Originally constructed in 1932 by chewing gum magnate William Wrigley Junior, the Mansion was thoughtfully designed as a 50th-anniversary gift to his beloved wife, Ada.
Sitting at the top of a hill, it commands the most dramatic views in Phoenix, showcasing the mountains and the city below.
It's architecture includes curated elements of Spanish, California Monterey, and Mediterranean styles.
Original tiles still grace the mansion, having been shipped from the Wrigley family's tile factory on Catalina Island and carted up the hill by donkey.
Sold by the Wrigley family in 1973, it changed hands several times. In 1992, as the city of Phoenix was planning to tear it down to make room for condos, Geordie Hormel and his wife, Jamie, fell in love with the property and purchased it. Together they restored it with the intention of sharing its inherent magic with everyone. Today it's a premier fine dining and special event venue.
This "winter cottage" was supposed to become the resting point for the Wrigley's during their long journeys from Chicago back home to Catalina. William Wrigley would truly never get a chance to enjoy the fruits of his effort. Not long after the completion of the Wrigley Mansion and during his first full stay, William Wrigley died on January 26, 1932 at the age of 70. And while William Wrigley never got the chance to enjoy the Wrigley Mansion, its still stands proud today.
- 24 rooms, 12 bathrooms, and over 16,000 square feet
- Sits on a 100-foot knoll with views of greater Phoenix to the south, close to the Arizona Biltmore Hotel, which Wrigley owned.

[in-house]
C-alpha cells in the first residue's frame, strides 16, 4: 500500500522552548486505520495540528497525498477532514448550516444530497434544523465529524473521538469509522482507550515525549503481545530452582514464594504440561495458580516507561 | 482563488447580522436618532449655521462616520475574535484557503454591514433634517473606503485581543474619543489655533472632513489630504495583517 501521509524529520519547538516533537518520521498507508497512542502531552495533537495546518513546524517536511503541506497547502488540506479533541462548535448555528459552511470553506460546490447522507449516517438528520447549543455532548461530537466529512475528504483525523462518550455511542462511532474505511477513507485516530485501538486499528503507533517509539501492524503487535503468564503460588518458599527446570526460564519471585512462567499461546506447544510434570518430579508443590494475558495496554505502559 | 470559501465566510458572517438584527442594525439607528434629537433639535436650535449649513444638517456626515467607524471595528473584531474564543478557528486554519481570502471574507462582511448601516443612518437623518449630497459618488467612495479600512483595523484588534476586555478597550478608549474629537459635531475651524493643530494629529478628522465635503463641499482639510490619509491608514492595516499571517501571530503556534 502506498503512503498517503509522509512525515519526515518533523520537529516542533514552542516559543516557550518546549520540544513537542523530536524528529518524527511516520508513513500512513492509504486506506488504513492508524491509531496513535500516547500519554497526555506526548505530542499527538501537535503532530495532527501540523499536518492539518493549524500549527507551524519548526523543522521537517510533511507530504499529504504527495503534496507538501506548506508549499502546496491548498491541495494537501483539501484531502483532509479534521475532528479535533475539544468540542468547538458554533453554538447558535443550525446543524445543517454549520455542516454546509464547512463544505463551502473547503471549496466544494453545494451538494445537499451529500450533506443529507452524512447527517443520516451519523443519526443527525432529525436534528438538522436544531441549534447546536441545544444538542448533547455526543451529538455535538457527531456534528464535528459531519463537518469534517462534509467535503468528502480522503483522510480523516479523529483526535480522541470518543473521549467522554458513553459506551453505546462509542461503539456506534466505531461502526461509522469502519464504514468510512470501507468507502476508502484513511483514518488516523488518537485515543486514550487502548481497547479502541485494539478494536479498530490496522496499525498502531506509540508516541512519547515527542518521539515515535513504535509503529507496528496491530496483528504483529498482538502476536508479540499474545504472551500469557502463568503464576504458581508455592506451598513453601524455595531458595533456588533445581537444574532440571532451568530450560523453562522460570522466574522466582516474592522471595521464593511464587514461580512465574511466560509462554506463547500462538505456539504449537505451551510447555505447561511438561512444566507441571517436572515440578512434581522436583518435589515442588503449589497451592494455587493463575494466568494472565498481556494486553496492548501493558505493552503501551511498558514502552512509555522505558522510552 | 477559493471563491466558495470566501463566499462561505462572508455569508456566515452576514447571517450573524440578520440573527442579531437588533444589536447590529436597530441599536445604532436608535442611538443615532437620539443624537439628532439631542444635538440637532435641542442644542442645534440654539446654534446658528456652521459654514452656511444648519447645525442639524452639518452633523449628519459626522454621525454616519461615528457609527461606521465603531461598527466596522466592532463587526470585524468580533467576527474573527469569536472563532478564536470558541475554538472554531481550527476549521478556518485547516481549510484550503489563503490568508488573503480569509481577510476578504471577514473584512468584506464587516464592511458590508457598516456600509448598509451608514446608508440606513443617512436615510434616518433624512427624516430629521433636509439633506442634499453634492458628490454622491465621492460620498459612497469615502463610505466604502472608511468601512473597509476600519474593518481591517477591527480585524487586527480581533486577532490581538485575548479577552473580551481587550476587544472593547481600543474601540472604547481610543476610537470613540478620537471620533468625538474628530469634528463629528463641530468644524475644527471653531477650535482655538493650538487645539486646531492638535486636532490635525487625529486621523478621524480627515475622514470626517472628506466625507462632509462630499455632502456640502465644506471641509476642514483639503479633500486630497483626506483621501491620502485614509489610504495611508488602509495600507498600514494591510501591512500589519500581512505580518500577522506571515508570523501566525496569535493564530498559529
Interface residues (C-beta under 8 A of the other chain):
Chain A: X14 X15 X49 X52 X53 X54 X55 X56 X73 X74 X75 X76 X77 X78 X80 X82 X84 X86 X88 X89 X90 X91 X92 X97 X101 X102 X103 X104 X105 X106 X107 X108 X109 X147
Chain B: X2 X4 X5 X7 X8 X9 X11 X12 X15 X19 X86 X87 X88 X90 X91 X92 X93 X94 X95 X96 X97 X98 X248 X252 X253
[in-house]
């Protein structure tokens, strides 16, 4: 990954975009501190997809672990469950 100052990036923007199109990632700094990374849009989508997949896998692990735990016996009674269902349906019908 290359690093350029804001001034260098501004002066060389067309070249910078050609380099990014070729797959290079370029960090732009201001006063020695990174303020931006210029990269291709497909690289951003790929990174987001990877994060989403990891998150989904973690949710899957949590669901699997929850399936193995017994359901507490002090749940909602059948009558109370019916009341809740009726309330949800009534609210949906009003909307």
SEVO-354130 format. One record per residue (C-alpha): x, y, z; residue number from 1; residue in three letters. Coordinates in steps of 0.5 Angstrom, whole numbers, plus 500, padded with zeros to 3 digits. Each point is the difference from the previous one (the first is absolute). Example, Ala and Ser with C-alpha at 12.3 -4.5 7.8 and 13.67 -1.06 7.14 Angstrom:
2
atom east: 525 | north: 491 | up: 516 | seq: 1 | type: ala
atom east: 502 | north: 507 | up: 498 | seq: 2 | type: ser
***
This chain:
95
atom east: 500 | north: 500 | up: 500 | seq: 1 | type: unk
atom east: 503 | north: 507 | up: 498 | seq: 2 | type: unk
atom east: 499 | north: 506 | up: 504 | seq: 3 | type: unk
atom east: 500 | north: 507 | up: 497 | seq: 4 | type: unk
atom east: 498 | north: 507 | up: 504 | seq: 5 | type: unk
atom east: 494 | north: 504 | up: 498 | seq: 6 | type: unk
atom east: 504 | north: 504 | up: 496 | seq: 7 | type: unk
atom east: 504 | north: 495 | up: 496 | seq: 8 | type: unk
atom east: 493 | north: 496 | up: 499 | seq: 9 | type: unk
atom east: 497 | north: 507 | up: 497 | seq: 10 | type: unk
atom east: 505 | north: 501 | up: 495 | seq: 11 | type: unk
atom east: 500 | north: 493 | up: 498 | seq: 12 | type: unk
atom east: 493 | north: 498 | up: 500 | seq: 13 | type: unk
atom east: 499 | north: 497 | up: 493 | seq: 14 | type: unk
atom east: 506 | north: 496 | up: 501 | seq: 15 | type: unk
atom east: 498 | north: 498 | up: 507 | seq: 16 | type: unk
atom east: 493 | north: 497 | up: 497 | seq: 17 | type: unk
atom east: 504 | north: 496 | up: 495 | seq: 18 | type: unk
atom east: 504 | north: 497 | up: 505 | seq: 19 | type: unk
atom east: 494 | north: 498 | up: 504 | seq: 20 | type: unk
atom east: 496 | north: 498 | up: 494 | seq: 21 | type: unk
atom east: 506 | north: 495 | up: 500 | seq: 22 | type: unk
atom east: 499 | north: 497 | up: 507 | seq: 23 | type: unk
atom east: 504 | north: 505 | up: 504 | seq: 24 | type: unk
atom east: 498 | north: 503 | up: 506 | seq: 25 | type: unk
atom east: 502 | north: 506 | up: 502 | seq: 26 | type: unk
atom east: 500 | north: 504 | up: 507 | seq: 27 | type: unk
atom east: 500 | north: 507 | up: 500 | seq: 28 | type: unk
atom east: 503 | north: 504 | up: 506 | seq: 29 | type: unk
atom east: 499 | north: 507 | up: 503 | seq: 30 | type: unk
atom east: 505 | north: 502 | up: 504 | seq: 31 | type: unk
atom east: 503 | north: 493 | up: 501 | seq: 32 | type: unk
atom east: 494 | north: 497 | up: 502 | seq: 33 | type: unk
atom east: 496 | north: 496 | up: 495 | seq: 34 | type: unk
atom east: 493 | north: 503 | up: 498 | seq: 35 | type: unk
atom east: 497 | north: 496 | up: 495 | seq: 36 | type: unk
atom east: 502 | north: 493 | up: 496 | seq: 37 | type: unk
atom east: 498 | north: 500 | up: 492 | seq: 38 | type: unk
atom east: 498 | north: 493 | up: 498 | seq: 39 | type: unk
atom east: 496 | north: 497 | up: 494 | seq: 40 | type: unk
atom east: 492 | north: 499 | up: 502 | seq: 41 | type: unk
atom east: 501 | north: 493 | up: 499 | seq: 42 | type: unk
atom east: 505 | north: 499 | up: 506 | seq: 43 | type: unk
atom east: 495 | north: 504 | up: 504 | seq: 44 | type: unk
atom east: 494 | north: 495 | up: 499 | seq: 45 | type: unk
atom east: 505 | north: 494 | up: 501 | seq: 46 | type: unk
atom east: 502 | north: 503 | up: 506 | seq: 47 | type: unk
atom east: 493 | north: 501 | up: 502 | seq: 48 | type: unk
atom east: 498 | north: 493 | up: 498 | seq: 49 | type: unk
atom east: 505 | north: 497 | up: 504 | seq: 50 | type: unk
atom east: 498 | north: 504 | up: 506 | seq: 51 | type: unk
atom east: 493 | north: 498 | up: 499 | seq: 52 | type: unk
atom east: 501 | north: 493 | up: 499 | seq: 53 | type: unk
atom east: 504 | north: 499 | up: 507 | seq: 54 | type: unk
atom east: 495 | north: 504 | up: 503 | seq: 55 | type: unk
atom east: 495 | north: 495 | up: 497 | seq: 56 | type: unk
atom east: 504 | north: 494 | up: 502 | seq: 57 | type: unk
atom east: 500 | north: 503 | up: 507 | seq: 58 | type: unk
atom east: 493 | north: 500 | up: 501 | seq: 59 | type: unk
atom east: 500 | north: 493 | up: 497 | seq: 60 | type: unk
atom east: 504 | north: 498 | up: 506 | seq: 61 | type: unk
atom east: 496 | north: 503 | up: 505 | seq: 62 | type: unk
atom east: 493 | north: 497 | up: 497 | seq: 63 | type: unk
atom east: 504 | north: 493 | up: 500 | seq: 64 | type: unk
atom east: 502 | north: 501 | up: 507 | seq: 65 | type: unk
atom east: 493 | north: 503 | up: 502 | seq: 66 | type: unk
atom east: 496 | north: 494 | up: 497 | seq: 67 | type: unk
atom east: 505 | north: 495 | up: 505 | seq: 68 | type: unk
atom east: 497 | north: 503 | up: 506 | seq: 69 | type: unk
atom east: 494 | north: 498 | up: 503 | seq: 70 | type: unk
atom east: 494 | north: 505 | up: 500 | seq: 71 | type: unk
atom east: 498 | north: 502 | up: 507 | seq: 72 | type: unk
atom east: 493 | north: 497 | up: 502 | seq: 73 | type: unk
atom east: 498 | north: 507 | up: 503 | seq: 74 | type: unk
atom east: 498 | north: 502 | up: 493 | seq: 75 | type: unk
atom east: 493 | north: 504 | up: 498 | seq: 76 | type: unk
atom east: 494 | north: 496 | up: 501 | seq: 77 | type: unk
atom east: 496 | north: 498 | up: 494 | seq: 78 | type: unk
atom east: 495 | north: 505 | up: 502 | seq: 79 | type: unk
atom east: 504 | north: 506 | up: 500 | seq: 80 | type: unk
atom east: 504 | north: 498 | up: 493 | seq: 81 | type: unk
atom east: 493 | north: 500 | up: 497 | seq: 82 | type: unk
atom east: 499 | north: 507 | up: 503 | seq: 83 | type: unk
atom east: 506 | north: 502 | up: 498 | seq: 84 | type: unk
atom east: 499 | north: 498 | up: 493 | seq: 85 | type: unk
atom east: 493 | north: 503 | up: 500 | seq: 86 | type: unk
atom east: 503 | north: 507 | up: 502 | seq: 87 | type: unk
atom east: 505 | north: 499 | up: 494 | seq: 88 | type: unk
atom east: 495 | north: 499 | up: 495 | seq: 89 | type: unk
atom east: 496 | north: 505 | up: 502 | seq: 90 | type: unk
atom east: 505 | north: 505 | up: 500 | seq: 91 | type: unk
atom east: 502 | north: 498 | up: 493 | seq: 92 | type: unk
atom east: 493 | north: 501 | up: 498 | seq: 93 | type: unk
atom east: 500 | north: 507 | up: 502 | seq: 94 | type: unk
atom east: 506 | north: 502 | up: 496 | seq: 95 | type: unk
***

- Also known as William Wrigley Jr. Winter Cottage and as La Colina Solana
- Listed on the National Register of Historic Places in 1989
The Wrigleys maintained other residences in Chicago; Philadelphia; Lake Geneva, Wisconsin; Catalina Island; and Pasadena, and used this, the smallest of their houses, for only a few weeks a year.
The Mansion, was built as a 50th wedding anniversary present from Wrigley to his wife.
In 1932 Wrigley passed away in this home. He was 70 years old.
Wrigley passed away in the home in 1932
the Wrigley family continued to own and visit The Wrigley Mansion for 40 more years after his death
They took immaculate care of the property—right down to the doorknobs.
Over the years, Hollywood celebrities, dignitaries and even presidents made stops at the historic site.
Frank Lloyd Wright wasn't a fan:
The mansion's architecture contrasts with the nearby Biltmore, where Frank Lloyd Wright was an on-site consultant for four months. Wright was a friend of the Wrigleys but wasn't very impressed with the mansion, Apparently, Wright never believed on building on top of the hill and reportedly once told Wrigley's son, Philip Wrigley, "Well, Phil, I see you stuck your whole wad on the top of the hill."
Wrigley died in the house only a year after it was completed:
William Wrigley Jr. died in 1932 at age 70 in his bedroom. Because of this, the mansion is purported by some to be haunted. Staff sometimes tell interested visitors the ghost stories associated with the house and their personal supernatural experiences.
Geordie Hormel, air to the Hormel meat-packing fortune, bought the house in 1992
Before the mansion earned its place in the National Register of Historic Places and as a Phoenix Point of Pride, the city was planning on tearing it down to make room for condos. However, Geordie Hormel and his wife, Jamie, fell in love with the property and purchased it to restore it. Now, the entire mansion is open to the public for tours, dining, drinking and special events.
2501 E. Telawa Trail Phoenix, AZ 85016